Training the Next Generation

Training the Next Generation

Every Sunday afternoon, Wendy Ramnarina drives on the narrow, bumpy road up Cotton Hill in Trinidad, calling for the children to come to Sunday school.

“Come Sabrina! Come!” she shouts to one little girl. Wendy’s warm smile and familiar voice let the children know that it’s time, so they race across the tall grass, swerve between the palm trees and head toward the large mango tree near the house where they meet each week.

After receiving Operation Christmas Child shoe box gifts, about 20 children and a few of their parents gather underneath the stilt home of Sunday school teacher Claudine Latchman and open up The Greatest Journey discipleship booklets to learn about Jesus Christ. They don’t have a church building but are thankful for some shelter from the afternoon rain and for the old pews that have been given to them.

“I like The Greatest Journey because of the stories, games and colors,” 8-year-old Akila Latchman said. “I learned that God made everything, and that He is the only one who can save me. If God wasn’t here, I don’t know what I would do.”

A total of 120 children are using The Greatest Journey in Cotton Hill, a Rastafarian and Hindu area where many of the families perform animal sacrifices. The youth who live there usually don’t finish high school, and teenage pregnancies and drug and alcohol abuse are common. Wendy and the other teachers hope the kids will remember the Bible lessons they teach them and share the truths with their families at home.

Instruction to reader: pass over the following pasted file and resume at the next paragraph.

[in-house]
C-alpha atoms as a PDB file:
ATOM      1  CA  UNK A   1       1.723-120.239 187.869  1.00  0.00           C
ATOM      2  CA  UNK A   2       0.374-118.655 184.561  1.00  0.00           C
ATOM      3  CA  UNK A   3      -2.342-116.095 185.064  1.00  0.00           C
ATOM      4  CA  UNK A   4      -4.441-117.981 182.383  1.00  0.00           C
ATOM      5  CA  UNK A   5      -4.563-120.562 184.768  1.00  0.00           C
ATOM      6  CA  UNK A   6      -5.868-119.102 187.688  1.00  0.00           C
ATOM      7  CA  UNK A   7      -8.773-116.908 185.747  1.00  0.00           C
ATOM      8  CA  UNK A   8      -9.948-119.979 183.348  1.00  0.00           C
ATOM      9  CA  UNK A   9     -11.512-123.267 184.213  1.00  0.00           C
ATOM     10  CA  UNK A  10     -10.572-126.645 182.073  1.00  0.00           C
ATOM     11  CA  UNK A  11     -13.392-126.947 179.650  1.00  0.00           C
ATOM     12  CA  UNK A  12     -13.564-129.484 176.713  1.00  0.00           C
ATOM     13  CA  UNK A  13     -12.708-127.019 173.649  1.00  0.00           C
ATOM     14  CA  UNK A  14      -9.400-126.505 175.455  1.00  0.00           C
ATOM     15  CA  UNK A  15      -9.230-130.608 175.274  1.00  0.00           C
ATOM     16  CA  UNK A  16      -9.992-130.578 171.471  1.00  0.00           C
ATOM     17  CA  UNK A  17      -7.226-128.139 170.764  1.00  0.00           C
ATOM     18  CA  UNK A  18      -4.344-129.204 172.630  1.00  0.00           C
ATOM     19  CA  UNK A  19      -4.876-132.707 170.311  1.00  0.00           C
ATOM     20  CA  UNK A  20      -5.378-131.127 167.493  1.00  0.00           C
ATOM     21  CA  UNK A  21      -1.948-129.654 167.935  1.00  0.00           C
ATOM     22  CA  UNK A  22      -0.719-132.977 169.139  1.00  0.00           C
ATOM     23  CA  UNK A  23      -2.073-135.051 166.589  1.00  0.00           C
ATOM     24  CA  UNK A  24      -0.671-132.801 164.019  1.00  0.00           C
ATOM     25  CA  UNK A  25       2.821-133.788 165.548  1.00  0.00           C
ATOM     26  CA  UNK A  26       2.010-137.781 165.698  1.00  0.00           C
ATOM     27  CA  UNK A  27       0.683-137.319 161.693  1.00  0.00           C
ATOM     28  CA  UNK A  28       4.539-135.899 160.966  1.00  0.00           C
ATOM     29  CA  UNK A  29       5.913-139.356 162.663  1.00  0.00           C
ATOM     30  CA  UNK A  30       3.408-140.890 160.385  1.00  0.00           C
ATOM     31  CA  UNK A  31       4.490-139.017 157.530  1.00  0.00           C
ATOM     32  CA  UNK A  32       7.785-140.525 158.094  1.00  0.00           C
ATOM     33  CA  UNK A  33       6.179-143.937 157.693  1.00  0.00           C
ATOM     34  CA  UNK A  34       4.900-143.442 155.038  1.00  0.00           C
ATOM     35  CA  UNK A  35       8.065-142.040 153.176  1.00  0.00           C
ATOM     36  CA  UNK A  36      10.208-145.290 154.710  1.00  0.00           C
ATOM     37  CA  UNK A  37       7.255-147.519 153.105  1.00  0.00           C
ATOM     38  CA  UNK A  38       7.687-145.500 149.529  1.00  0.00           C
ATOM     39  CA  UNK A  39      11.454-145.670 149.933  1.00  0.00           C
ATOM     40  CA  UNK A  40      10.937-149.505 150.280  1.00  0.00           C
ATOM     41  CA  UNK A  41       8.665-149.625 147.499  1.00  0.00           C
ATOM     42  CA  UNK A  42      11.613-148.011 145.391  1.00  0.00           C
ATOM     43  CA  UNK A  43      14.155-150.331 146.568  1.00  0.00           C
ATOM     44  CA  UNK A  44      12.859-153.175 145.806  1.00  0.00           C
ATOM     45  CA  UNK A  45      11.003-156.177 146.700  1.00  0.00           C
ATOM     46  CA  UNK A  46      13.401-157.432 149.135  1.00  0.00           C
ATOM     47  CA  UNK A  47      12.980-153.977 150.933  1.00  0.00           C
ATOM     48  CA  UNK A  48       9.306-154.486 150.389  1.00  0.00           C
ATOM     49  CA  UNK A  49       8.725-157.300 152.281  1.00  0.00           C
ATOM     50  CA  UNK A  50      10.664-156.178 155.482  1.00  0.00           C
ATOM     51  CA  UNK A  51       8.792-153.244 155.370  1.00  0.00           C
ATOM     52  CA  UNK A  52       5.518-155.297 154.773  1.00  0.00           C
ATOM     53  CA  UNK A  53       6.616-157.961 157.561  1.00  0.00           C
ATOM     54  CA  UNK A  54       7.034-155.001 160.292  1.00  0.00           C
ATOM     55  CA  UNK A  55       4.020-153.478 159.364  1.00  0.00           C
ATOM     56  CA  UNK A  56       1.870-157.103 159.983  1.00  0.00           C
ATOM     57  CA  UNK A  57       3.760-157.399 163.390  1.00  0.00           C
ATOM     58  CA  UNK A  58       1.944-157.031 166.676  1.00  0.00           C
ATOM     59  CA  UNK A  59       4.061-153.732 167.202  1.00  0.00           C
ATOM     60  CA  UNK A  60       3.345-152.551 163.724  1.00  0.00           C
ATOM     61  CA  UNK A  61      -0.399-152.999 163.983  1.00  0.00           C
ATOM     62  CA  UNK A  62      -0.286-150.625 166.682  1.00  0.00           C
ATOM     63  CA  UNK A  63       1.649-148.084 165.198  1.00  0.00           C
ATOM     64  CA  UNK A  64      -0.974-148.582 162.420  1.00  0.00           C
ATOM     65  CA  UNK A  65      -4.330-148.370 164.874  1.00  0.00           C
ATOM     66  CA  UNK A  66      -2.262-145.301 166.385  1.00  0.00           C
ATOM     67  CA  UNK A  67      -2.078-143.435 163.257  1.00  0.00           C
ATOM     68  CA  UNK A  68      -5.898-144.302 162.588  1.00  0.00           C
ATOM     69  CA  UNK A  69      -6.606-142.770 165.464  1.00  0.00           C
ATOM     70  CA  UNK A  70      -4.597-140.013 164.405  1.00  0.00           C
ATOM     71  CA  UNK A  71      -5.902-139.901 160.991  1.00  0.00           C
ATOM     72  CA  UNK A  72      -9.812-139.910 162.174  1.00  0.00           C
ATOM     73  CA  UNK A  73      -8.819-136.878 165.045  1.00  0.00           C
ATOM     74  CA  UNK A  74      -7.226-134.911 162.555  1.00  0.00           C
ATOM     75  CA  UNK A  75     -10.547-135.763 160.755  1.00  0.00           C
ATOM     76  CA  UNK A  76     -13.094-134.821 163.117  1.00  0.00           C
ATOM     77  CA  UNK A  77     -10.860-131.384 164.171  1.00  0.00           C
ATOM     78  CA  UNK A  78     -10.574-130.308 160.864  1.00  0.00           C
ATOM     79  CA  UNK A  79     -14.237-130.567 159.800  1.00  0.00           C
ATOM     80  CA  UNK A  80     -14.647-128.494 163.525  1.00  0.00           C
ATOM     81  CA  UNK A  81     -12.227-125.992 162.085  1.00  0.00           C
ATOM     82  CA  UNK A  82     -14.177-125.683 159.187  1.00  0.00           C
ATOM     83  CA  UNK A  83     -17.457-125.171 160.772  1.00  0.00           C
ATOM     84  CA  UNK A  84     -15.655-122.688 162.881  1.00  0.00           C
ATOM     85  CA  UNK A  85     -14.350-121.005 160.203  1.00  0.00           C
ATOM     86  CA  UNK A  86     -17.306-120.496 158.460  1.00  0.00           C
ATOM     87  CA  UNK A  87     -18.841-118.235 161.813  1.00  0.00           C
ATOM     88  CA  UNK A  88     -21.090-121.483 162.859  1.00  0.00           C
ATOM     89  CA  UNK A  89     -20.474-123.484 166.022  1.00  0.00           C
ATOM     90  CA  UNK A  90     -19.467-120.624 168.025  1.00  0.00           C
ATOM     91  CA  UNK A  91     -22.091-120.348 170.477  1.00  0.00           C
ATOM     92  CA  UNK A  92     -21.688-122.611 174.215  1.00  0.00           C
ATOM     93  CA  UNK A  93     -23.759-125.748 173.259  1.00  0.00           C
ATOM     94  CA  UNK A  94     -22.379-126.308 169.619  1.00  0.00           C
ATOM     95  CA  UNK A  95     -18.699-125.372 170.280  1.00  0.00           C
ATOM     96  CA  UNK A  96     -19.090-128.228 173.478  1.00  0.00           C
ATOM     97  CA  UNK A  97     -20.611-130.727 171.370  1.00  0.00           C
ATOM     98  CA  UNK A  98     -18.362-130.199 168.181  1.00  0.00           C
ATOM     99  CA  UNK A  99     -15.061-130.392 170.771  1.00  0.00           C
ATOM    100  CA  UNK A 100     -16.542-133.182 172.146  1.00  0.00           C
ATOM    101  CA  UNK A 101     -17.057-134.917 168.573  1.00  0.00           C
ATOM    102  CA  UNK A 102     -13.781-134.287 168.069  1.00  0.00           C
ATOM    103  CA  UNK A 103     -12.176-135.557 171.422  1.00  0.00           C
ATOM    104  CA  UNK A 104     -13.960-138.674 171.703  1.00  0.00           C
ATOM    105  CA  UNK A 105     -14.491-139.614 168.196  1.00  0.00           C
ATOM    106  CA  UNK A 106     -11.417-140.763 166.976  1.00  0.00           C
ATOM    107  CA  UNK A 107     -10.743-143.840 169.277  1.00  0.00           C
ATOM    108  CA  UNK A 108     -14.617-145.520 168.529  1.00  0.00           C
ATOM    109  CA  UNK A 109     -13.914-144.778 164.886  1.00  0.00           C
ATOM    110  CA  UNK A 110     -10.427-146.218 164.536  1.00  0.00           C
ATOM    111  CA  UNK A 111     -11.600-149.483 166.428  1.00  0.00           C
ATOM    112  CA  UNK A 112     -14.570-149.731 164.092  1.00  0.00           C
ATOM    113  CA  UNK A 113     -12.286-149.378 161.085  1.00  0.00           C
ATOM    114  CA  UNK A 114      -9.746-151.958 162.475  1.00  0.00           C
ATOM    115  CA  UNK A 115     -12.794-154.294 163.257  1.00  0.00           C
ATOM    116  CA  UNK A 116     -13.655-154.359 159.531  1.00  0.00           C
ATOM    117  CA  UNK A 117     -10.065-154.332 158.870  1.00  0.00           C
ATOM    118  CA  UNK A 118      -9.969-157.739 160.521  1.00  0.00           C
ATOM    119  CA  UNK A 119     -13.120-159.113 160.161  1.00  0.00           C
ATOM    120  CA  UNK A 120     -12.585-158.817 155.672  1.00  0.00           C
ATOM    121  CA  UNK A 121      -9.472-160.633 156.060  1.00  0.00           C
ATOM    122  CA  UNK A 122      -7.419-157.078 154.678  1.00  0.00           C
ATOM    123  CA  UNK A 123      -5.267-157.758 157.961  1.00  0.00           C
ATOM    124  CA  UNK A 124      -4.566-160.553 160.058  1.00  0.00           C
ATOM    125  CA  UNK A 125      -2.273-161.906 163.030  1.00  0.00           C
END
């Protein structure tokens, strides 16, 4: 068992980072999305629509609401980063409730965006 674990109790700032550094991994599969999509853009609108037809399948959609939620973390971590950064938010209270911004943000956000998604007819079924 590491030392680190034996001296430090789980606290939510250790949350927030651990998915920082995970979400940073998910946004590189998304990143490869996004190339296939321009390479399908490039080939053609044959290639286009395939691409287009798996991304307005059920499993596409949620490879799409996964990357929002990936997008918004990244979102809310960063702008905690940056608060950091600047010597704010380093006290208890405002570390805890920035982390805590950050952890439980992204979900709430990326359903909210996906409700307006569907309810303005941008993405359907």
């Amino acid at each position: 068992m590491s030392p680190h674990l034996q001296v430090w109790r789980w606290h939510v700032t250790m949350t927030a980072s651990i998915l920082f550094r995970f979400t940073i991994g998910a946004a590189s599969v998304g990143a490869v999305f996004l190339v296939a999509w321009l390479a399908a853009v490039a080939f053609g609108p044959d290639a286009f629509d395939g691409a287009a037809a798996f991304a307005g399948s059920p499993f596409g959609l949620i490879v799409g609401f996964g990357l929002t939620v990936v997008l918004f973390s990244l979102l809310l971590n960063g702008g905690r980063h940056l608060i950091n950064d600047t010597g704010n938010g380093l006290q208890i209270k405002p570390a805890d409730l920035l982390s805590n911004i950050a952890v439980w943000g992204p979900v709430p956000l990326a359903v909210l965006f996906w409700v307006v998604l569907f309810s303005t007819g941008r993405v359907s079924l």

“It has affected their lives in so many positive ways,” said Wendy, a ministry volunteer with Operation Christmas Child in Trinidad. “We now have three Sunday schools, so it is definitely effective.”

The first Sunday school started three years ago after Wendy and another ministry volunteer, Rhea Hussein, handed out gift-filled shoe boxes in the area. The initial response from the community was inspiring.

“That day, God gave us a vision for a Sunday school,” Wendy said. “He wouldn’t give us a distribution with over 100 children just to send them back to their normal lives.”

Burdened with a passion to share Jesus Christ with the kids and their families, Wendy quit her job as a computer teacher and began volunteering full time with Samaritan’s Purse. Ministry partners in Trinidad have been starting Sunday schools like the ones in Cotton Hill all over the country, and according to Wendy, “When you build a Sunday school, you build a church.”

This was just the case in Thompson Gardens and Hardbargain Village, communities where two young girls received shoe boxes and accepted Christ.

Seventeen-year-old Serlene Mohammed was at the very first Operation Christmas Child distribution in Trinidad in 2000. That day in Thompson Gardens, she heard about Jesus, accepted Him as her Savior, and then wanted to come back for a Bible study every week. Eventually, her mother, Susan, started to come with her.

“I think that God used Serlene to bring me back to the Lord,” Susan said. “Since I accepted Christ, my family has changed; my life has changed.”